Hayes and Porter had already created a string of Top 10 R&B hits for Sam & Dave, including “You Don’t Know Like I Know,” “Hold On, I’m Comin’,” “Said I Wasn’t Gonna Tell Nobody,” “You Got Me Hummin’,” and “When Something is Wrong With My Baby,” but none of them had cracked the Top 20 on Billboard’s pop chart. With “Soul Man,” however, Porter had a feeling they’d created something special. He was so certain, in fact, that he made a wager with label owner Jim Stewart (the “ST” of Stax) that it would become a #1 pop hit. “I said, ‘I’ll bet you $20,000 it’ll be a #1 record,’” Porter laughs. “So Jim Stewart shook my hand that I said it would be a #1 pop record. ‘Soul Man.’ $20,000. Now, you have to understand what year that was…$20,000 was a lot of money! And, so, he shook my hand. ‘Soul Man’ hit #1 for one week. The Beatles didn’t let it stay long. Top 10 record on Billboard, #1 on Cash box. And Jim Stewart lost $20,000.”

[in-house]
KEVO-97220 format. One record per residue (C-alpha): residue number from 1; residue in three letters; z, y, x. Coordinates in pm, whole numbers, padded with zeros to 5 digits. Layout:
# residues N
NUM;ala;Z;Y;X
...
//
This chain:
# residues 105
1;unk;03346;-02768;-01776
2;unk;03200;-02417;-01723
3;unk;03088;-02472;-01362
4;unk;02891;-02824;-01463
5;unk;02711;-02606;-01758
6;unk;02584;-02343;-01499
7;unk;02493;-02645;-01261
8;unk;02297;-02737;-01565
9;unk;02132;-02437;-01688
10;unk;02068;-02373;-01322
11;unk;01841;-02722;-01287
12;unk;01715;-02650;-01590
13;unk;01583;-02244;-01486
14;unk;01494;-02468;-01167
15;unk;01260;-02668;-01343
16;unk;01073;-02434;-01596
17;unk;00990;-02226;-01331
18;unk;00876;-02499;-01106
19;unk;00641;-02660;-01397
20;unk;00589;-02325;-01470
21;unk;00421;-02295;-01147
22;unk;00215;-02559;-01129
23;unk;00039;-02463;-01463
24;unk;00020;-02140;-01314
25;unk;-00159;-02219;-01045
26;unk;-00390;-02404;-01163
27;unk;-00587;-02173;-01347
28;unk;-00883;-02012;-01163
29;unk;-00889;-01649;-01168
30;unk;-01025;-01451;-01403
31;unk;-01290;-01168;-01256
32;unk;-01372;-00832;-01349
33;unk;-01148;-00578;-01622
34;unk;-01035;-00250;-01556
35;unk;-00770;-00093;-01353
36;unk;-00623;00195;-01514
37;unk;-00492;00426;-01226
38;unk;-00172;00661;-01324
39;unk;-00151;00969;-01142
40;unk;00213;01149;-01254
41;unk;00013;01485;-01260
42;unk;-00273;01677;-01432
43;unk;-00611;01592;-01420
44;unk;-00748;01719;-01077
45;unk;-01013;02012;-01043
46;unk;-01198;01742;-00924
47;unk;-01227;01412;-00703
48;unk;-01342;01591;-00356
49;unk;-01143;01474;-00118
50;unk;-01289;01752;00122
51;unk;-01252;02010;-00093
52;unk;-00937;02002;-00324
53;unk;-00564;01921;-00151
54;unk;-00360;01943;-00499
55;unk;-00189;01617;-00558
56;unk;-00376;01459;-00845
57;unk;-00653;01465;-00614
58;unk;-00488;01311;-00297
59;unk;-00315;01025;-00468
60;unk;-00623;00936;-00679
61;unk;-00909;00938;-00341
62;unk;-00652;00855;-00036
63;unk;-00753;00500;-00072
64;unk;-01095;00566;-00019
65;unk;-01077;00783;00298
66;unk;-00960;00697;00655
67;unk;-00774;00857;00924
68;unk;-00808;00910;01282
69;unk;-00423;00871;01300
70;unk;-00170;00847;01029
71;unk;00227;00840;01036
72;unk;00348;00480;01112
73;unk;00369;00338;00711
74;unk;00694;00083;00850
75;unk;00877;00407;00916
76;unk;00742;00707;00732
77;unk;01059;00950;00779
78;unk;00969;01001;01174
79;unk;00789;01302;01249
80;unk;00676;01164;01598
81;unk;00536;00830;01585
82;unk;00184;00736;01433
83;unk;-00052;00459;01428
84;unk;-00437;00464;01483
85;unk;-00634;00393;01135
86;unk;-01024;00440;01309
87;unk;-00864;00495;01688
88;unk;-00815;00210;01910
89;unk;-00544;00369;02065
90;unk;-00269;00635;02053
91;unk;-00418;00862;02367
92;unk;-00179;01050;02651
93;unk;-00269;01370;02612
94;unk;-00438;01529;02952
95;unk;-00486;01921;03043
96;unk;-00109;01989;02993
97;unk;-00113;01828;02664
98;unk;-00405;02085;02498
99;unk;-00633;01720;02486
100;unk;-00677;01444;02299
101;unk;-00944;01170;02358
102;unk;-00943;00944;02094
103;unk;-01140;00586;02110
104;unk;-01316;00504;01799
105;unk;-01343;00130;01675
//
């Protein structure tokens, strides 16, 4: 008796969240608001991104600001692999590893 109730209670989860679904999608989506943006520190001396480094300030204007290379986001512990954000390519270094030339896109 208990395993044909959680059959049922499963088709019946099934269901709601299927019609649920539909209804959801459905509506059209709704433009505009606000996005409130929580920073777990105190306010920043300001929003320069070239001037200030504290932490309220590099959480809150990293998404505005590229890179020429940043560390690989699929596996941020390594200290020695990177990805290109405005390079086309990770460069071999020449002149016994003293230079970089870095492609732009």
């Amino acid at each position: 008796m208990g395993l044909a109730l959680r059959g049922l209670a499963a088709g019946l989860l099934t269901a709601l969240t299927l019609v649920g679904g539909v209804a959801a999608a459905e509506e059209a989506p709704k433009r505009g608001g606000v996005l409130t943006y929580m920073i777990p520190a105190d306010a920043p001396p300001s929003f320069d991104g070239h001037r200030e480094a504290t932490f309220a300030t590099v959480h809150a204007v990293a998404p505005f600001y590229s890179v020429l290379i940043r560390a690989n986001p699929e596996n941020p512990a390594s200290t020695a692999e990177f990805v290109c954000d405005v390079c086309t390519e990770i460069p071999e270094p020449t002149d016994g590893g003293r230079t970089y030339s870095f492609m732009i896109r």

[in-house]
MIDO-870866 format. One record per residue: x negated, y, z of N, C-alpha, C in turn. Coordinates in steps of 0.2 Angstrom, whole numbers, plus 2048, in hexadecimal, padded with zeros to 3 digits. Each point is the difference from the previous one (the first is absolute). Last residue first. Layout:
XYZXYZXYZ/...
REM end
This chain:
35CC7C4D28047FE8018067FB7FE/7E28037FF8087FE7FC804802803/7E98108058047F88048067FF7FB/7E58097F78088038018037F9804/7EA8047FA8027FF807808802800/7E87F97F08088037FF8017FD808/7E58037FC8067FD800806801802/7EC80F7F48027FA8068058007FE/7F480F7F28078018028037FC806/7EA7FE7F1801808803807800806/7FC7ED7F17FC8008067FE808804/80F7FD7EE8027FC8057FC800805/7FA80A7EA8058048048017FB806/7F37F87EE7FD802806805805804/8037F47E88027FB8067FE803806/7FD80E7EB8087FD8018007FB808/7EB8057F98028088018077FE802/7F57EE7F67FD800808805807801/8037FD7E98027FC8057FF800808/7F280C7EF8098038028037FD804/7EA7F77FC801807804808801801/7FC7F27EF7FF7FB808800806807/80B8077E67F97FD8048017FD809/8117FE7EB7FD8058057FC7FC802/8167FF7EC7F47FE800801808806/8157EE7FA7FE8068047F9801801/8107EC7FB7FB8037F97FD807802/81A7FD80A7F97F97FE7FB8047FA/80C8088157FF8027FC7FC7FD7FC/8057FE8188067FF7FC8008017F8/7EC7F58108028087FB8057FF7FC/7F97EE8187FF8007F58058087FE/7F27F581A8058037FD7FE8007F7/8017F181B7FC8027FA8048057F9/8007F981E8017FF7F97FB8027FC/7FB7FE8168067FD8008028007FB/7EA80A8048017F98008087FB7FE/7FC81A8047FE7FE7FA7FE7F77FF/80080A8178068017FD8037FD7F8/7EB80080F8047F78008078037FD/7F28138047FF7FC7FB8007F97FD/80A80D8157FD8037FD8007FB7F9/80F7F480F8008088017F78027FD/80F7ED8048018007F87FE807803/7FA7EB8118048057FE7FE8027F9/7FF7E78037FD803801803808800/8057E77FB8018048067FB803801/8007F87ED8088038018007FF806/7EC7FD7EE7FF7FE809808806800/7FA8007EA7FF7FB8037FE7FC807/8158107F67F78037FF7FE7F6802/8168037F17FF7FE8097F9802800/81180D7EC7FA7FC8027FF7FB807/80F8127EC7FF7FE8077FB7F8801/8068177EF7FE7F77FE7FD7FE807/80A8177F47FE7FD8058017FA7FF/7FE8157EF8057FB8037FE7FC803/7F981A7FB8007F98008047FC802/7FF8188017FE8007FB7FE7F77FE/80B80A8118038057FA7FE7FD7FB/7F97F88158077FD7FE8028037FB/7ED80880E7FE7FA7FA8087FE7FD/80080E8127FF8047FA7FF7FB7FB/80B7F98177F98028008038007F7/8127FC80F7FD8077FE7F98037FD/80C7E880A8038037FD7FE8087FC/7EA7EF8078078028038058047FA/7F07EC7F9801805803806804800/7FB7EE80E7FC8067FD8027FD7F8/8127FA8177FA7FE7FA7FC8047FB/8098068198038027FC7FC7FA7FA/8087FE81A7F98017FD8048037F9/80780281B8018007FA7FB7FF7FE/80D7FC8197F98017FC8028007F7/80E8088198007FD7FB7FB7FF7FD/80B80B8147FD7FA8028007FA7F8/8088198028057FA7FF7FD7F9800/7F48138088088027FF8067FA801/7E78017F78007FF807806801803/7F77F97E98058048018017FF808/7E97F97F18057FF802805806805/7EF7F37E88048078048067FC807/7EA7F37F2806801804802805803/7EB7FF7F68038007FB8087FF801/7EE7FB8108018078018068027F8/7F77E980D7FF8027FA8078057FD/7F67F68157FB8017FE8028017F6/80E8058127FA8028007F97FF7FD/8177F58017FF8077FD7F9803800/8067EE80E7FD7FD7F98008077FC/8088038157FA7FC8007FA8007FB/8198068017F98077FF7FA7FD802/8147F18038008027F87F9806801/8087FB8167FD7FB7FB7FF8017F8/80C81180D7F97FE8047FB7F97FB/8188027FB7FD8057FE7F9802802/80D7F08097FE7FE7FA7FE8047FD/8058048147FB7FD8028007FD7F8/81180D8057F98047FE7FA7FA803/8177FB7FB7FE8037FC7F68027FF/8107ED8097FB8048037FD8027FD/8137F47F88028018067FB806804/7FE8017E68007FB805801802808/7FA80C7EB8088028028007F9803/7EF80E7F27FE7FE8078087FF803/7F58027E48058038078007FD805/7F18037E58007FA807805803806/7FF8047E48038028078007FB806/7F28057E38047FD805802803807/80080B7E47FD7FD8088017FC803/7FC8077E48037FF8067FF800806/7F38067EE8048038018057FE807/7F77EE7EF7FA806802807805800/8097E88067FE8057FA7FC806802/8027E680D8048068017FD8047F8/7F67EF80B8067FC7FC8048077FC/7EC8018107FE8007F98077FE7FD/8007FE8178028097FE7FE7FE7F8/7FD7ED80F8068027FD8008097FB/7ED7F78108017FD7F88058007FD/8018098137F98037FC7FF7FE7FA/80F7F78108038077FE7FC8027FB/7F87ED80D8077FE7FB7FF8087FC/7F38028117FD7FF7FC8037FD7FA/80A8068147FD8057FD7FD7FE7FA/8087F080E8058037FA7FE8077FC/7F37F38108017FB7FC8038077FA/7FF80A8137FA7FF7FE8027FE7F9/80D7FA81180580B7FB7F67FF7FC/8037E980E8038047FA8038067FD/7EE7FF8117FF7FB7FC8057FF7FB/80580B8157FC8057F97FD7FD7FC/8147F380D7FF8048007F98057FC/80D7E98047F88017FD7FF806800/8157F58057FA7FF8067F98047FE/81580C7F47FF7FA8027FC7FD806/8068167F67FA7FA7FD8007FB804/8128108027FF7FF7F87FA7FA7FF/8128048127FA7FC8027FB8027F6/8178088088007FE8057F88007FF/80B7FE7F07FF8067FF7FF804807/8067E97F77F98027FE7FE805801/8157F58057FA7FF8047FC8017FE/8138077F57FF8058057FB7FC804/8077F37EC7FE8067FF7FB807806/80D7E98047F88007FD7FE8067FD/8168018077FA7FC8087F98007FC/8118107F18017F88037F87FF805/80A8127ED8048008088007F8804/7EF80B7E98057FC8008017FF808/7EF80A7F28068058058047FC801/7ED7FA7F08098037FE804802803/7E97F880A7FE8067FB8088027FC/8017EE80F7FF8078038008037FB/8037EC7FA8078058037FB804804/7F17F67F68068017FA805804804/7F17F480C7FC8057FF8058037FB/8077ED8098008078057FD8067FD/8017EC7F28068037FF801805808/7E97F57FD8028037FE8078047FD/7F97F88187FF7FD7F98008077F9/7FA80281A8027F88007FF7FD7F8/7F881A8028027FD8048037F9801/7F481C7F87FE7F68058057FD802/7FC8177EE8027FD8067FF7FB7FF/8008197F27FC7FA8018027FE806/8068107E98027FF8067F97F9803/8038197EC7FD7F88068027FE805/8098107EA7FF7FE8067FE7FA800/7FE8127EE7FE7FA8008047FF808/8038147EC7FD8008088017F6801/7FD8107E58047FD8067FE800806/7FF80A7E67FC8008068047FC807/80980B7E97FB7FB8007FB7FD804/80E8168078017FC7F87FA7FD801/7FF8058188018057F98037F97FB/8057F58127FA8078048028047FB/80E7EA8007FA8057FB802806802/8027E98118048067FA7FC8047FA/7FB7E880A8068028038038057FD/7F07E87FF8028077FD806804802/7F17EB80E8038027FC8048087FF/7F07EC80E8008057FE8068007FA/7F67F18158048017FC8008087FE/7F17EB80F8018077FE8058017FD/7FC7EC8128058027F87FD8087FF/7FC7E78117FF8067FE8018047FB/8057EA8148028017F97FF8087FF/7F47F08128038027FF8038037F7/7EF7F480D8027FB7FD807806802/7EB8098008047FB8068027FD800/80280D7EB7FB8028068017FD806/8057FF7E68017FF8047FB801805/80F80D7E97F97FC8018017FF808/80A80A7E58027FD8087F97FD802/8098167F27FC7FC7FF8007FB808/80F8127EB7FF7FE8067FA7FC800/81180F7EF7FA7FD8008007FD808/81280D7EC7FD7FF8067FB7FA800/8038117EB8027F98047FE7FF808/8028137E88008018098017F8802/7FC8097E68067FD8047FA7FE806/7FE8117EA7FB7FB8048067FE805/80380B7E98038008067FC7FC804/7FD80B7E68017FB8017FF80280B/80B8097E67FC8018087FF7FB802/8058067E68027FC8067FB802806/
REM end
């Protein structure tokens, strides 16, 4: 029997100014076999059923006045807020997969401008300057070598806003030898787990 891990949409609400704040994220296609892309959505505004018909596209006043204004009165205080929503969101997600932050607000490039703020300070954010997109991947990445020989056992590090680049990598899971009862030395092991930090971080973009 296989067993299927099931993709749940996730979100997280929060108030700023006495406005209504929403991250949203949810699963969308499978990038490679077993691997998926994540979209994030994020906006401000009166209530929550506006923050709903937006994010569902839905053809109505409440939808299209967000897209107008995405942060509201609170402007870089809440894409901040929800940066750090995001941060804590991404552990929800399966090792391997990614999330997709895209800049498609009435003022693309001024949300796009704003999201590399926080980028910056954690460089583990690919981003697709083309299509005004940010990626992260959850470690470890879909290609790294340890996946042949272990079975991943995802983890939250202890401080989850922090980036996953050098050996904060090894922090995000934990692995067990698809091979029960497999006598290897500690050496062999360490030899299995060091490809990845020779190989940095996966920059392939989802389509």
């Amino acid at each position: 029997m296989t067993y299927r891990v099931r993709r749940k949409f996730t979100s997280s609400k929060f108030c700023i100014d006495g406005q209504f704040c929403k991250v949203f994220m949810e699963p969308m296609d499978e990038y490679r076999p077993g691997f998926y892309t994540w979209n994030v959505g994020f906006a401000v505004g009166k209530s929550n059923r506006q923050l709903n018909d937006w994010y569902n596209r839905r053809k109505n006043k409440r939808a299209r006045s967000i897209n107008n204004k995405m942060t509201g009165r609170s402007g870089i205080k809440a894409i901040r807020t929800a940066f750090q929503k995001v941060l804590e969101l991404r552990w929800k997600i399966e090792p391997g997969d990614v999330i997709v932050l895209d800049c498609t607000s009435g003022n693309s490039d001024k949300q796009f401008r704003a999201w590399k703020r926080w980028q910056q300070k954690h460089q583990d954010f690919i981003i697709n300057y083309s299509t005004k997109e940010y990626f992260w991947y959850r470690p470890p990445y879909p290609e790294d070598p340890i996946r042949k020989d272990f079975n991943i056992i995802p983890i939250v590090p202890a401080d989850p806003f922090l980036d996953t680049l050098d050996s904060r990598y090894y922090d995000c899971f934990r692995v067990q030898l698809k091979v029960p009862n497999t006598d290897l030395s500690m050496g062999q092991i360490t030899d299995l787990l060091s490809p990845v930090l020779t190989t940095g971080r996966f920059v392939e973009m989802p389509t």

Scott B. Bomar is a Grammy-nominated writer, researcher, and award-winning author. He is the co-host, with Paul Duncan, of the podcast Songcraft: Spotlight on Songwriters.

A history of Cambodia

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Porter, David Dixon